I decided to run a familiar route up in Rancho San Rafael Park and also run a portion of the Evans Canyon Loop.  I used to run through the park a lot and up the Evan Canyon Loop trail, but hadn’t been there in forever, so in an effort to get out of the rutt I’ve been in lately with my running routes, it was definitely time for some new scenery.   The park is a former ranch that is now a recreation area managed by Washoe County.  Some of the highlights of the park include various recreation facilities, picnic areas, a museum, botannical gardens, and a dog running area.  It is on the corner of North McCarran Blvd and Sierra Street within walking distance of the University of Nevada, Reno.

15 - 11
Photo Credit: James Ripsom

My favorite thing about the park is the fact that it incorporates so many different running/walking paths throughout the area, while also having easy accessibility to some more challenging trail runs.  The trails are accessible through a convenient tunnel that travels below  McCarran Blvd, with the Evans Creek Trail, Evans Canyon Loop, and a Nature Trail all extending into the base of the hills on the Northern side of the park.  A quick guide for all of these trails and loop trails is shown here.

Photo Credit: James Ripsom
Photo Credit: James Ripsom

I decided to make my own 5 mile route and incorporate pieces of the South Park Loop, Arboretrum Loop, Pasture Loop, Evans Creek Trail, and Evans Canyon Loop.  I recommend running through at least a portion of the Arboretrum loop, especially in the summer time, as it is a very peaceful and beautiful part of the park to run through.  It also feeds nicely into the Evans Creek trail that follows the tunnel under McCarran Blvd and north towards the Evans Canyon Loop.  This part of the run is the more challenging area as there is a pretty steep grade up the hill, but once you get there, it is well worth it to see the view of the university and downtown Reno.  I made it a little more interesting and ran all the way to the “N” too after running the entire Evans Canyon Loop trail.

15 - 10
Photo Credit: James Ripsom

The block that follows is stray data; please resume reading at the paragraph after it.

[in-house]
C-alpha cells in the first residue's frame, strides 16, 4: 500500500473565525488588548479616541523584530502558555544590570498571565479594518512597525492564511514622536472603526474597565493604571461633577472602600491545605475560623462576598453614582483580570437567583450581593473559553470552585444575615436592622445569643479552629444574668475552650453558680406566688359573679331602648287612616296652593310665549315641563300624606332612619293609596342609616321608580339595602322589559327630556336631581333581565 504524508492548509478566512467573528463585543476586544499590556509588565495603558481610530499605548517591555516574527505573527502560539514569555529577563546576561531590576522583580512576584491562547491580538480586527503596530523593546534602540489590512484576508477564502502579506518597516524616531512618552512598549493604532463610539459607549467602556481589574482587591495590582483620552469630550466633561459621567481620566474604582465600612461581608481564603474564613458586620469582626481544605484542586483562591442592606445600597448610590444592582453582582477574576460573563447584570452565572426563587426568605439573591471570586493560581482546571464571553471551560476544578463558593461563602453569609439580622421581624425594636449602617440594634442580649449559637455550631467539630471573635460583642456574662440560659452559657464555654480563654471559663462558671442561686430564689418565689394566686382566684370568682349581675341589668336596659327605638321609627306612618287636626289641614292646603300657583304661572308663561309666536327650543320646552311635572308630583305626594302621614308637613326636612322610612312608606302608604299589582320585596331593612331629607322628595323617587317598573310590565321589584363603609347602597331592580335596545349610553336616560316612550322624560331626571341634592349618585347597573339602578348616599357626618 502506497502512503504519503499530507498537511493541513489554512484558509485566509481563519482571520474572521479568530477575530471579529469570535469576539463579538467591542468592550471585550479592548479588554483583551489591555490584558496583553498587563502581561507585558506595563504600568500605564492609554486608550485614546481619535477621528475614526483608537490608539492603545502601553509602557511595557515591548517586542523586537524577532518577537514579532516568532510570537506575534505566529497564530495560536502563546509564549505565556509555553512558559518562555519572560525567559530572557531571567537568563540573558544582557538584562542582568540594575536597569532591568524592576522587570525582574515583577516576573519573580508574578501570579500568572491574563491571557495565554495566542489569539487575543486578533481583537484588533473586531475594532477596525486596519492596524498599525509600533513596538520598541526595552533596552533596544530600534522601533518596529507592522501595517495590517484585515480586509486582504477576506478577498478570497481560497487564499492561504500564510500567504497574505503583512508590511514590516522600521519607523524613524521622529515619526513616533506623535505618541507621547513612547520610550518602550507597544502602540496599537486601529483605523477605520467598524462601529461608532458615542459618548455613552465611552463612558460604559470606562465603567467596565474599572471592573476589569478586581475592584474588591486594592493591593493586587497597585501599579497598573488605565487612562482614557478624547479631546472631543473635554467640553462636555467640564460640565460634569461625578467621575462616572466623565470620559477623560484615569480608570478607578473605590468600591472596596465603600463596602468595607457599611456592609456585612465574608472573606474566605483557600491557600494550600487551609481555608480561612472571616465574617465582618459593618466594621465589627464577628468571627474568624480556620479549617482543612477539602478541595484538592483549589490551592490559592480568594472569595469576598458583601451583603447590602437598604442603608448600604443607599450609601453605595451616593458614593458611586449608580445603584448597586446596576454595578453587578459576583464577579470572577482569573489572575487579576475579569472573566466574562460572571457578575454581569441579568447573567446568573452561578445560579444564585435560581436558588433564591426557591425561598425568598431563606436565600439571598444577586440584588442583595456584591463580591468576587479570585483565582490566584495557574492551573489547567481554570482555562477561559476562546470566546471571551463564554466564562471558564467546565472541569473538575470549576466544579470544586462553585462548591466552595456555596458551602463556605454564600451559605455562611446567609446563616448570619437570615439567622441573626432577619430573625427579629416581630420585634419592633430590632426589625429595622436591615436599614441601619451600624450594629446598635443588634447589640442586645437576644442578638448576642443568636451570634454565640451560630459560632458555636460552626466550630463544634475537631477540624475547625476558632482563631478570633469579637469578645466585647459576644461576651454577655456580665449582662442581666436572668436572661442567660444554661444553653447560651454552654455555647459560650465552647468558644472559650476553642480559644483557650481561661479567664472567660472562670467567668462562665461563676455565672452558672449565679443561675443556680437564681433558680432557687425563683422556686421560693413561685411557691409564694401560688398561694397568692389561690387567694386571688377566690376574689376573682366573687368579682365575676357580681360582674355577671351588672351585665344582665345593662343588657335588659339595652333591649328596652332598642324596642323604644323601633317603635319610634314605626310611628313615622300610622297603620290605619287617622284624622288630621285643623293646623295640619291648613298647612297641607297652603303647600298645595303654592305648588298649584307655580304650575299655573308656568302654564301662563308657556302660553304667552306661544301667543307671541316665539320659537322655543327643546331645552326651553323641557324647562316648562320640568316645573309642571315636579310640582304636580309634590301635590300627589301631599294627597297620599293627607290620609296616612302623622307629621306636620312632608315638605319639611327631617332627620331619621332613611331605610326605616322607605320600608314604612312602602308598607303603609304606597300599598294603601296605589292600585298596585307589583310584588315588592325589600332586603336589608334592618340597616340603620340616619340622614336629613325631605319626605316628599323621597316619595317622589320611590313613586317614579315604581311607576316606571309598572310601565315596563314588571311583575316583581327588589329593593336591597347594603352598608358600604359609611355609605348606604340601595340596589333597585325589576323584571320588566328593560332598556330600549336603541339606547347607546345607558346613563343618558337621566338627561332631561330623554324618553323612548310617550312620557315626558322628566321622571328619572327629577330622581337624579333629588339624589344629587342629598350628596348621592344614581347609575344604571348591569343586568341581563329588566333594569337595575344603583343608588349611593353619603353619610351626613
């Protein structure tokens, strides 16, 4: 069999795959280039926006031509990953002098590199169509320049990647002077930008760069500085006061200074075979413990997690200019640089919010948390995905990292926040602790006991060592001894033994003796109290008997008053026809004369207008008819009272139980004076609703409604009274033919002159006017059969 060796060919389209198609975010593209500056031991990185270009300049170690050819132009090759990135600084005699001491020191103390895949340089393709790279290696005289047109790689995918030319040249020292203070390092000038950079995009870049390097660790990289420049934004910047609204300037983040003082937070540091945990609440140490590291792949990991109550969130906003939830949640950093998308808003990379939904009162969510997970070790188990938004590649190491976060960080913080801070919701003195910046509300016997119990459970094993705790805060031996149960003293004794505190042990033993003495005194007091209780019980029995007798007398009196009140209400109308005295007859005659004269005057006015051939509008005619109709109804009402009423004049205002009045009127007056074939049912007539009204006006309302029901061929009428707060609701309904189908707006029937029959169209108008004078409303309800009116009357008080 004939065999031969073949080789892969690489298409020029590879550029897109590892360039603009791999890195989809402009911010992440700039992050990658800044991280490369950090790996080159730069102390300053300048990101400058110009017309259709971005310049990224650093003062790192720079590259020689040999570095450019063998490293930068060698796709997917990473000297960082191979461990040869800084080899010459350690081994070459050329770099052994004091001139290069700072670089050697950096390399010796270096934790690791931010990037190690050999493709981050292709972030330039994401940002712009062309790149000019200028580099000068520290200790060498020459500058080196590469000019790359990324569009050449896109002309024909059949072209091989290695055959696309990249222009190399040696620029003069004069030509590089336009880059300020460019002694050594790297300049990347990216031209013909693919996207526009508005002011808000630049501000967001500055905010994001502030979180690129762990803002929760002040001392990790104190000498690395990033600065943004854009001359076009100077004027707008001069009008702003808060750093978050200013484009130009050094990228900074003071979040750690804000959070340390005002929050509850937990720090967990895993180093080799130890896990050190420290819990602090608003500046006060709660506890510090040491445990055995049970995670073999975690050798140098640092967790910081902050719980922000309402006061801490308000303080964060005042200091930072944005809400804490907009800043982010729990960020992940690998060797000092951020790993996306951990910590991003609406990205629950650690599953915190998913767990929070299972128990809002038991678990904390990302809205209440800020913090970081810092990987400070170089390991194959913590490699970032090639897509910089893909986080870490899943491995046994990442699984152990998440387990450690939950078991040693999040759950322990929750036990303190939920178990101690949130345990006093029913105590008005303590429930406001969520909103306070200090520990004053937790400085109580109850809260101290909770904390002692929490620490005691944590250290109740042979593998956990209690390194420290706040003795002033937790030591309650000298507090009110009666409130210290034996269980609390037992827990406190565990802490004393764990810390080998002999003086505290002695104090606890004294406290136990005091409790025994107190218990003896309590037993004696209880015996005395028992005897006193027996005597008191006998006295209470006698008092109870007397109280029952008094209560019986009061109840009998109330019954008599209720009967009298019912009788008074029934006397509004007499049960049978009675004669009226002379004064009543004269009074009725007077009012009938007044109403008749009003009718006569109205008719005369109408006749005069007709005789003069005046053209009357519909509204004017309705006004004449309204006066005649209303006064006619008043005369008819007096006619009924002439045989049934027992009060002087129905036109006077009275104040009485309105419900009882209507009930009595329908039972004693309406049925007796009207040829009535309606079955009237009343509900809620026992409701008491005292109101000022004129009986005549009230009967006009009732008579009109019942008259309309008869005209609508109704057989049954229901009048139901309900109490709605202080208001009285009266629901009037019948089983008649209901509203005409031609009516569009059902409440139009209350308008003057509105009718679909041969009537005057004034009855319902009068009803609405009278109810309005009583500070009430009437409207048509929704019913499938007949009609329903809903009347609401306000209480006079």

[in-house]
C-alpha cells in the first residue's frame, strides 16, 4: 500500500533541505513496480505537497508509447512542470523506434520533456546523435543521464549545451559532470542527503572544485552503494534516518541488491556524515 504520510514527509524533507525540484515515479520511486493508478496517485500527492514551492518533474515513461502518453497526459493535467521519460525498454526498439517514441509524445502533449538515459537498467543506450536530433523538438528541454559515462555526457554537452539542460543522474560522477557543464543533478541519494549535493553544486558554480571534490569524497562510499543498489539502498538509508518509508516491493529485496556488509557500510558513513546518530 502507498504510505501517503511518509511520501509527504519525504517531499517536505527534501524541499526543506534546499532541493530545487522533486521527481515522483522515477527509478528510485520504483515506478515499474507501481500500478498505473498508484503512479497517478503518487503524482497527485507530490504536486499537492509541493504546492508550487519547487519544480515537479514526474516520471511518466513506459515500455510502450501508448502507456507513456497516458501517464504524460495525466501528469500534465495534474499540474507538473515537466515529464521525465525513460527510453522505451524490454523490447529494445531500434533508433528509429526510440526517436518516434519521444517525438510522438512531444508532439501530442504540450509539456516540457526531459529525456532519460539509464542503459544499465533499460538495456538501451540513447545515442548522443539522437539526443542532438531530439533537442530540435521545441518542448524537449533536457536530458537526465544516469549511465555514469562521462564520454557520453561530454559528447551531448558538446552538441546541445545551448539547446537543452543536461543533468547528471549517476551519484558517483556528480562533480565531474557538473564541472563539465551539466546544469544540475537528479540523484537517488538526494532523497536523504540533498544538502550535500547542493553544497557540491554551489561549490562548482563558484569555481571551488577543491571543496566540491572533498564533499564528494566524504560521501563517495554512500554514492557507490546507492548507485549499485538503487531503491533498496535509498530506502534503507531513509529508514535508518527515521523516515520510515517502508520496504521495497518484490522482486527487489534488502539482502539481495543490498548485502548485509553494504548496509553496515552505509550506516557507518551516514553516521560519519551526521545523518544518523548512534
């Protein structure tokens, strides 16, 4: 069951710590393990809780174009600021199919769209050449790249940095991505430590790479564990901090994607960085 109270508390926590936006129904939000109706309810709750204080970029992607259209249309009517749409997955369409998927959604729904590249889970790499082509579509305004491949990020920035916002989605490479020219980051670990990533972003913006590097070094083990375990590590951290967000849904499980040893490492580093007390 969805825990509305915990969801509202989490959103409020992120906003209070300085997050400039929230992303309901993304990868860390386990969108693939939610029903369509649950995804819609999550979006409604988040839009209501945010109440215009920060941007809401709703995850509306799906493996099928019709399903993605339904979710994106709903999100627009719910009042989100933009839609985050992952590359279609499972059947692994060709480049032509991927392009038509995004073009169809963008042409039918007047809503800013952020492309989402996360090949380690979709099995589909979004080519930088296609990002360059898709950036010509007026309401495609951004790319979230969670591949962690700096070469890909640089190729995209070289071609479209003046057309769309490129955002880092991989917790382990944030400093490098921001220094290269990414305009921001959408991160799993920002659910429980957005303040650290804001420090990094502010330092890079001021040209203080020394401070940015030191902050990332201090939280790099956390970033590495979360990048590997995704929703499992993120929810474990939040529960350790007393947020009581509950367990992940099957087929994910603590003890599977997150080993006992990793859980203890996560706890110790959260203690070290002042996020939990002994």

In the case that you really like this area, it is also the start of the Silver State 50/50, and half marathon course.  I’ve run the half marathon race for this event in the past and I would highly recommend it if you like a challenging trail run with some good uphill and a fast downhill.

It’s also the spot for the Great Reno Balloon Race!  So you can get a run in AND see some baloons!  (what?  no way, baloons?).

Here’s a little better view of what the park looks like when everything isn’t dead… It’s a beautiful area most of the time, but comparing a late dry winter run to the view you would get during normal spring or summer conditions is probably much better.

Photo Credit: Ping Huang http://www.panoramio.com/photo/38486738
Photo Credit:
Ping Huang
http://www.panoramio.com/photo/38486738

What’s you favorite part of the park?

Hunter Creek Trail

Photo Credit: Danny Damiani http://dannydamiani.com/hunter-creek-trail/
Photo Credit:
Danny Damiani
http://dannydamiani.com/hunter-creek-trail/

Getting into the trail running spirit, I thought I would share one of the trails around Reno that I think is somewhat unknown but deserves a strong recommendation:  The Hunter Creek Trail.  Relatively unknown to even me until recently , the Hunter Creek trail is a beautiful 5.6 mile, out and back route at the foot of the Sierras.  From its namesake, the trail follows the slopes of Hunter Creek Canyon just on the city limits West of Reno.  It is primarily a hiking trail, but is open to anyone up to the running challenge and allows dogs and even horses.

This trail is rated as moderate to difficult for hikers.  Therefore, if you’re looking to attempt this as a first for trail running, I would probably try something else.  There is a fairly consistent climb up the first 2.2 miles of the trail, which can get some pretty fit people breathing hard when they’re just hiking it, so this is a definite “no-no” on my beginners list (if I had one).  However, taking the plunge for running it is well worth it.  It features some pretty landscapes and follows Hunter Creek making it a pleasant, but challenging route.